How to fix Shellshock Bash on Mac OS X: Mavericks edition

Apple Mac OS X users concerned about the Bash vulnerability dubbed Shellshock got some relief yesterday as Apple published fixes for various versions of OS X. If you are in a hurry to apply the fix, here are the links for: Mavericks, Mountain Lion, and Lion. We have more information on the Shellshock issue here.

But wait, there’s more: OS X 10.9.5!

Note! Before doing the Bash fix on Mavericks you need to be sure that you are running the latest version of Mavericks: 10.9.5. This needs to be installed before you can apply the Bash fix. I’m making a big deal about this because frankly I was sure my Mavericks was up-to-date and I had the latest, greatest version. But it turns out that on September 17 Apple released OS X Mavericks 10.9.5 Update (Combo).

I only found this out after downloading the Bash fix for Mavericks and trying to run it. Apple pops up a message saying I need 10.9.5. To be fair it does say 10.9.5. is required on the fix page when you start the download, albeit in small light gray type. But frankly, I don’t go around with the latest version of my OSes in my head, not to three “decimal” places. Maybe it’s all the traveling I’ve been doing lately but I was totally unaware of 10.9.5 and it’s not like I don’t use my Mac every day (I do, it follows me everywhere). So, I’m going to take a wild guess here and assume that a lot of readers who use Macs are similarly unaware of 10.9.5.

Update Impediments

In some ways, this is no big deal, after all, you want to be running the latest version and this little “gotcha” serves as a reminder, right? Not so fast. First, I’m still mystified by how I missed the OS update. I would have appreciated a note on the Mavericks Bash fix download page that said “BTW, less than two weeks ago we published an update from 10.9.4 to 10.9.5 and you will need to implement that before fixing Bash, and so here’s a link.”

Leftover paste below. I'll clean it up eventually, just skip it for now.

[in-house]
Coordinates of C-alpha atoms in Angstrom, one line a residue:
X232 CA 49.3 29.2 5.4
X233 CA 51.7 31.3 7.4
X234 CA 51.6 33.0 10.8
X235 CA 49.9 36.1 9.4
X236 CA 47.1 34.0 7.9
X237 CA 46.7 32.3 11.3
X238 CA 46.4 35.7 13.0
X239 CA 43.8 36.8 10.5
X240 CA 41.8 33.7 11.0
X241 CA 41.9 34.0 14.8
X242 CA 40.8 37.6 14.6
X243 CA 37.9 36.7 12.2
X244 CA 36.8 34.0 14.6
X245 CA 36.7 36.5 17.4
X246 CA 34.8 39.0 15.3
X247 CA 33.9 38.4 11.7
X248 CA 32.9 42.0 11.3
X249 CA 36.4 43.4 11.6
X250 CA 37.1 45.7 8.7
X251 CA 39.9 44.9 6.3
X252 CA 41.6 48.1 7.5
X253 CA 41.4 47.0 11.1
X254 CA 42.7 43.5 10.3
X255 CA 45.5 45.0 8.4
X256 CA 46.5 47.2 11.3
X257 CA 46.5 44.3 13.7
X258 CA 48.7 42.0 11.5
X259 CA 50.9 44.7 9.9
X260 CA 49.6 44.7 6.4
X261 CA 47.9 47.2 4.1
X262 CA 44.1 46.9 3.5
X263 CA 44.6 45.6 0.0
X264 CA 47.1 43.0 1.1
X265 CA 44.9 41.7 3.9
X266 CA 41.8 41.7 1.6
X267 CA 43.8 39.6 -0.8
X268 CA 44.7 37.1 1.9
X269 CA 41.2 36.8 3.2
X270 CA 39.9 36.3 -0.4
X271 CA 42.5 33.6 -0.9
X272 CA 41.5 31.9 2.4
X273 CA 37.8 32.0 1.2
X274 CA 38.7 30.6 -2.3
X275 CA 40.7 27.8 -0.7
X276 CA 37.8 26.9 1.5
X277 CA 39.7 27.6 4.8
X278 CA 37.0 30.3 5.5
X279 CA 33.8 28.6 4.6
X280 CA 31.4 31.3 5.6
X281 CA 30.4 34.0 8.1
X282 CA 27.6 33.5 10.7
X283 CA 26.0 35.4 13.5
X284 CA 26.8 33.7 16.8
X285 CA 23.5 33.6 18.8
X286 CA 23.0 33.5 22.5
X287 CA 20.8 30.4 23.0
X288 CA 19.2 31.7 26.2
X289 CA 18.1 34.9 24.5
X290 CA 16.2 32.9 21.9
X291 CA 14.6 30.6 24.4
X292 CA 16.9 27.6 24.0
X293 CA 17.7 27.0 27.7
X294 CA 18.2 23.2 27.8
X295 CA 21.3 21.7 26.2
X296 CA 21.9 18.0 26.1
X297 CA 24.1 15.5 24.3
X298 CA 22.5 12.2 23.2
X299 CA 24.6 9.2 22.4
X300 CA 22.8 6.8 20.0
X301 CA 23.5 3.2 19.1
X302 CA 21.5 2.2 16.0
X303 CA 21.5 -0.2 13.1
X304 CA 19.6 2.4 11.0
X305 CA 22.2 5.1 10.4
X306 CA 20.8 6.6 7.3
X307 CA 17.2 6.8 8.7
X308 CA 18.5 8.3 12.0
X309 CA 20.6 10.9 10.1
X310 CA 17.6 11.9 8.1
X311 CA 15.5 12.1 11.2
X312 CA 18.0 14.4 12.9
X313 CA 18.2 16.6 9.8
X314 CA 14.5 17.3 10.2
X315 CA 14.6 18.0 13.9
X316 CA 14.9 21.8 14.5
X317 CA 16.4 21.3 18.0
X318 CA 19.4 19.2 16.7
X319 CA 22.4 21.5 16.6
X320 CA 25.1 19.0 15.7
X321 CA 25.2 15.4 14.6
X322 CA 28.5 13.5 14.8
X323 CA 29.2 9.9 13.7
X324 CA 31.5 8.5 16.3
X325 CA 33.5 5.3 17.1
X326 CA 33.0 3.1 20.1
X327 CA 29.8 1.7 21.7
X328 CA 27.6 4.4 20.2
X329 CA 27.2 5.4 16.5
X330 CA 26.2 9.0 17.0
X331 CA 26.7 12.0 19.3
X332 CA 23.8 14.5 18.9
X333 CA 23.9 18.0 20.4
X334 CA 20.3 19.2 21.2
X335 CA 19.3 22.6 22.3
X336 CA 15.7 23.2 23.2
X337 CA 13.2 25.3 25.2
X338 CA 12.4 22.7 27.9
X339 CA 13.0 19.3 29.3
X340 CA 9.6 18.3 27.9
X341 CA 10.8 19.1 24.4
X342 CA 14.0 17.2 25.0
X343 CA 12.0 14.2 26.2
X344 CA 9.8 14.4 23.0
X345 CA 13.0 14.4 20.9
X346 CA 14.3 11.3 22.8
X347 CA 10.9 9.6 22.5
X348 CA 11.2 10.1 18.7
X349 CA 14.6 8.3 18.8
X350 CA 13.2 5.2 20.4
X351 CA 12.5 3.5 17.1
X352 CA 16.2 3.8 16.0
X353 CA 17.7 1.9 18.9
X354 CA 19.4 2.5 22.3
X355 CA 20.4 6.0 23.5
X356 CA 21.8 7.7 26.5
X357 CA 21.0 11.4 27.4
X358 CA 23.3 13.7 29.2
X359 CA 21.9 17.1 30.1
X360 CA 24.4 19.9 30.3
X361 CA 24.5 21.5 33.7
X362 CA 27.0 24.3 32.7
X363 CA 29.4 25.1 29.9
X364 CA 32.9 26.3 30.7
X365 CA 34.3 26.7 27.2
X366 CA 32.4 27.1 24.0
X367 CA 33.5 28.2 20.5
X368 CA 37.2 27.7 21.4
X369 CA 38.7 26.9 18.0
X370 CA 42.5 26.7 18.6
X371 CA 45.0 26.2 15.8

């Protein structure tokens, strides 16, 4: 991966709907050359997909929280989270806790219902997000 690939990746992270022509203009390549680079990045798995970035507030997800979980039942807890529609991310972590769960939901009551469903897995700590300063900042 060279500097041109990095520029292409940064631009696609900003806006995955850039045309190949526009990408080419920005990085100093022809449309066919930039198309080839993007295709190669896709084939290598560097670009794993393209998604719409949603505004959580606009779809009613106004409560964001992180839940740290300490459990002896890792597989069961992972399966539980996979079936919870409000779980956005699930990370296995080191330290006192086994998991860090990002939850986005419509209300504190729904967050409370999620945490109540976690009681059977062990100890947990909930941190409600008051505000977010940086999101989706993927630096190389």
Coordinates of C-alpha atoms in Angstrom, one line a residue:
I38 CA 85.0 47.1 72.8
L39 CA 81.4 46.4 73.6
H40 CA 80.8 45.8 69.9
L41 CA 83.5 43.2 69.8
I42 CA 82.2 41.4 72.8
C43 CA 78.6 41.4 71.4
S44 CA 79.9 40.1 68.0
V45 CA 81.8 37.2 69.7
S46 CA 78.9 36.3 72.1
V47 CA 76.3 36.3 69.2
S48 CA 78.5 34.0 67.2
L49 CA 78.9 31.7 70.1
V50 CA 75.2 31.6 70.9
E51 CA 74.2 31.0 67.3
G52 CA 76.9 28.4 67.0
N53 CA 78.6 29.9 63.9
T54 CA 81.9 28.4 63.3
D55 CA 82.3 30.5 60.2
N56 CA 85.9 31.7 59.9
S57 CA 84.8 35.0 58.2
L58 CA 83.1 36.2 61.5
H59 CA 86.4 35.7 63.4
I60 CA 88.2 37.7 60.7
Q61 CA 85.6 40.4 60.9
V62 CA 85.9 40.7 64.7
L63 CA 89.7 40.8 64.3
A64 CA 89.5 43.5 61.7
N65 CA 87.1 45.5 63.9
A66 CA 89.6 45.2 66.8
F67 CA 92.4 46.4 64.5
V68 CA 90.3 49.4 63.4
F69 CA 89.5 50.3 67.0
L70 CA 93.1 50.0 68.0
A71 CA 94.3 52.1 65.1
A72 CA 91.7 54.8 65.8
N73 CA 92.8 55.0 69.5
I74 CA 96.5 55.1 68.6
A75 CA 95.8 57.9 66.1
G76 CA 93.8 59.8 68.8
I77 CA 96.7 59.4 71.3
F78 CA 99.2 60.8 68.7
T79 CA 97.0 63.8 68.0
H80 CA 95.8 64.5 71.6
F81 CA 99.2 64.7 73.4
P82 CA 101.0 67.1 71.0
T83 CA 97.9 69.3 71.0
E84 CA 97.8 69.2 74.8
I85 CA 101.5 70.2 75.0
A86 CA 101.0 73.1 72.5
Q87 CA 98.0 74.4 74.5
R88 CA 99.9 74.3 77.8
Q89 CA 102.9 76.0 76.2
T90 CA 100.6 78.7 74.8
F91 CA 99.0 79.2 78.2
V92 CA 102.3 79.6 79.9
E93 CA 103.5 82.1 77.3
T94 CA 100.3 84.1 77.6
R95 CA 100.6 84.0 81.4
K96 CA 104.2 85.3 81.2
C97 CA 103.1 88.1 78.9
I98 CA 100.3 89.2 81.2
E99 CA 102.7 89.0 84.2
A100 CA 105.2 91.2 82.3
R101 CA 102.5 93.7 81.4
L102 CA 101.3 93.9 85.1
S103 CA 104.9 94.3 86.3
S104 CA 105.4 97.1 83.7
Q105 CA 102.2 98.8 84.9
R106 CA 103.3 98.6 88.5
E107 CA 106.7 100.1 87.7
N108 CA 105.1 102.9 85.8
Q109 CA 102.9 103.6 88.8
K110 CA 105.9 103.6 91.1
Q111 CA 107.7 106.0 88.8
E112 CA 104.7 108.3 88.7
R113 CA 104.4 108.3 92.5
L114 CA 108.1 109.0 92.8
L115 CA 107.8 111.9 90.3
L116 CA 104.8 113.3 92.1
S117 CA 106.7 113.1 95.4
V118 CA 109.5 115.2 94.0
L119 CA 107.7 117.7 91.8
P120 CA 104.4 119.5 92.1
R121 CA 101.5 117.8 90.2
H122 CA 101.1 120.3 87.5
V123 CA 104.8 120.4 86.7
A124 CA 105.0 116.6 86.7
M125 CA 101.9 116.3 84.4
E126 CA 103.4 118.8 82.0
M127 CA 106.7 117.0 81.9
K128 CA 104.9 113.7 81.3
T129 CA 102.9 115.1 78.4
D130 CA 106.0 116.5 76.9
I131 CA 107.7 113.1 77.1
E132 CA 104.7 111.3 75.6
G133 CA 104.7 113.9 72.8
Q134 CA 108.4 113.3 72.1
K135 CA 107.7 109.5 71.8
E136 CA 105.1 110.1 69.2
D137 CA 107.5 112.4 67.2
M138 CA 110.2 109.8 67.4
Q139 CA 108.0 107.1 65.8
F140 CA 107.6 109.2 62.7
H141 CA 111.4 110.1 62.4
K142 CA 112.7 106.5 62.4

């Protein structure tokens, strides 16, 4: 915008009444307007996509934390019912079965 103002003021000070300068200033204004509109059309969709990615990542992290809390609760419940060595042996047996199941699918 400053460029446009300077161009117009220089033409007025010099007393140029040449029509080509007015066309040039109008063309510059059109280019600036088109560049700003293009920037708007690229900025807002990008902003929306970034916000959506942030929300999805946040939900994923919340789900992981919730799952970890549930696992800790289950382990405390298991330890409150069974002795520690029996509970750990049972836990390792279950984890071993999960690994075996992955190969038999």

Second point of concern is that best practice for an OS update is to back up the current system before proceeding. That capability is not always on hand, for example when traveling. Predicating a “quick” security fix on an entire OS update could be considered burdensome. For example, I’m just back from a trip and haven’t backed up my MacBook Air since I got home (I know it’s no excuse, but I’m just trying to be honest here).

Third point is the “IF” factor involved in any OS upgrade. For example, what if my attempt to update from 10.9.4 to 10.9.5 fails or stalls? And that is what it did about two hours ago, stalled and then failed. Admittedly it “failed safe” in that it did not trash or brick the system, it just dumped me back to 10.9.4 (which was lucky for me since I had broken my own rule and attempted an update before backing up). The point is, I can’t install the bash fix until I figure out the 10.9.5 thing (there is some discussion about this online).

Another slightly odd aspect to the Bash fix is that it is not currently being pushed through the App Store Update process. You need to download the image file from the links (Mavericks, Mountain Lion, and Lion).

I will try to publish screenshots of the fix process, after I back up my Mac and complete the install of 10.9.5.

FYI: The image for this post is a cinematic pun, the same one my colleague Lysa Myers used for her first post on Mavericks (hint: Starring Tom Cruise).

Author Stephen Cobb, ESET

  • Jammer

    I really would have thought that by now a DDos tool would have been created using the GET Http command along with crafted headers utilising this exploit fromam pool of exposed servers. Theoretically it could be used to take down a lot of servers with a SYN or a simple TCP ping flood.

  • Robert.Walter

    My take is the update store was not used because the fix is a stop gap partial that will be rolled into Yosemite along with several more fixes. I found it super lame that there was no drop down in the Mac app store update page pointing out what a person should do and if the need to do it or wait.

    The OS X update crew better read the memo from tim again and increase their openness settings!

Follow us

Copyright © 2016 ESET, All Rights Reserved.